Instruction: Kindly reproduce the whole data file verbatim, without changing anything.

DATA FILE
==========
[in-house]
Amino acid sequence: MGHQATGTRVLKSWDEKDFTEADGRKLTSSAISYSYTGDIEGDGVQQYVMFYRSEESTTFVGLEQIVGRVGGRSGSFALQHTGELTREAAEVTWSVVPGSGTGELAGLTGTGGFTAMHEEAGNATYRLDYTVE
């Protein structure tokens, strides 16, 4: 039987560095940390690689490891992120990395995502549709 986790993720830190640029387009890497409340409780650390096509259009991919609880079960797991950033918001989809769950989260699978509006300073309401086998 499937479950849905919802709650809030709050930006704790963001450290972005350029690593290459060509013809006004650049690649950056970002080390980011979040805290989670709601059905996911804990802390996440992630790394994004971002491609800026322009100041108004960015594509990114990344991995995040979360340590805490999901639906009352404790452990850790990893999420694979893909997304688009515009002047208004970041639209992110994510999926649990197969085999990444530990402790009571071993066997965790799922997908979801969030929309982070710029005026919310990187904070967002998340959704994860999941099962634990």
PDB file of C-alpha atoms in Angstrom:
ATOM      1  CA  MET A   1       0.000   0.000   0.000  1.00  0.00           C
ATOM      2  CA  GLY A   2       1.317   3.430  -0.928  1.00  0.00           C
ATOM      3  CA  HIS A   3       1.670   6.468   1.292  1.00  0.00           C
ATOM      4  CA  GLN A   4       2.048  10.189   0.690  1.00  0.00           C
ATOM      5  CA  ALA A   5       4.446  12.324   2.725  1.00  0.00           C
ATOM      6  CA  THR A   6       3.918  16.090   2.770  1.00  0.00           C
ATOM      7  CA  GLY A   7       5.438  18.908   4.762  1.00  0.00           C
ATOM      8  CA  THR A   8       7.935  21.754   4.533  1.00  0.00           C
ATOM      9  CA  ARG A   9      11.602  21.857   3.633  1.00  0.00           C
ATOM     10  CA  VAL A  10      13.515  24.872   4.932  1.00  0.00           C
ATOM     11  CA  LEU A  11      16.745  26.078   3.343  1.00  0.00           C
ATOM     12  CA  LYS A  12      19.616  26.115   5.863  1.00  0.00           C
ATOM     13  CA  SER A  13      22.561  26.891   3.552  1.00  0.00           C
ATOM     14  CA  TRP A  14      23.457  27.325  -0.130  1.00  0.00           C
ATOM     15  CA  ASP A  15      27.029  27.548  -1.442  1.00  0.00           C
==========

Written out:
[in-house]
Amino acid sequence: MGHQATGTRVLKSWDEKDFTEADGRKLTSSAISYSYTGDIEGDGVQQYVMFYRSEESTTFVGLEQIVGRVGGRSGSFALQHTGELTREAAEVTWSVVPGSGTGELAGLTGTGGFTAMHEEAGNATYRLDYTVE
């Protein structure tokens, strides 16, 4: 039987560095940390690689490891992120990395995502549709 986790993720830190640029387009890497409340409780650390096509259009991919609880079960797991950033918001989809769950989260699978509006300073309401086998 499937479950849905919802709650809030709050930006704790963001450290972005350029690593290459060509013809006004650049690649950056970002080390980011979040805290989670709601059905996911804990802390996440992630790394994004971002491609800026322009100041108004960015594509990114990344991995995040979360340590805490999901639906009352404790452990850790990893999420694979893909997304688009515009002047208004970041639209992110994510999926649990197969085999990444530990402790009571071993066997965790799922997908979801969030929309982070710029005026919310990187904070967002998340959704994860999941099962634990």
PDB file of C-alpha atoms in Angstrom:
ATOM      1  CA  MET A   1       0.000   0.000   0.000  1.00  0.00           C
ATOM      2  CA  GLY A   2       1.317   3.430  -0.928  1.00  0.00           C
ATOM      3  CA  HIS A   3       1.670   6.468   1.292  1.00  0.00           C
ATOM      4  CA  GLN A   4       2.048  10.189   0.690  1.00  0.00           C
ATOM      5  CA  ALA A   5       4.446  12.324   2.725  1.00  0.00           C
ATOM      6  CA  THR A   6       3.918  16.090   2.770  1.00  0.00           C
ATOM      7  CA  GLY A   7       5.438  18.908   4.762  1.00  0.00           C
ATOM      8  CA  THR A   8       7.935  21.754   4.533  1.00  0.00           C
ATOM      9  CA  ARG A   9      11.602  21.857   3.633  1.00  0.00           C
ATOM     10  CA  VAL A  10      13.515  24.872   4.932  1.00  0.00           C
ATOM     11  CA  LEU A  11      16.745  26.078   3.343  1.00  0.00           C
ATOM     12  CA  LYS A  12      19.616  26.115   5.863  1.00  0.00           C
ATOM     13  CA  SER A  13      22.561  26.891   3.552  1.00  0.00           C
ATOM     14  CA  TRP A  14      23.457  27.325  -0.130  1.00  0.00           C
ATOM     15  CA  ASP A  15      27.029  27.548  -1.442  1.00  0.00           C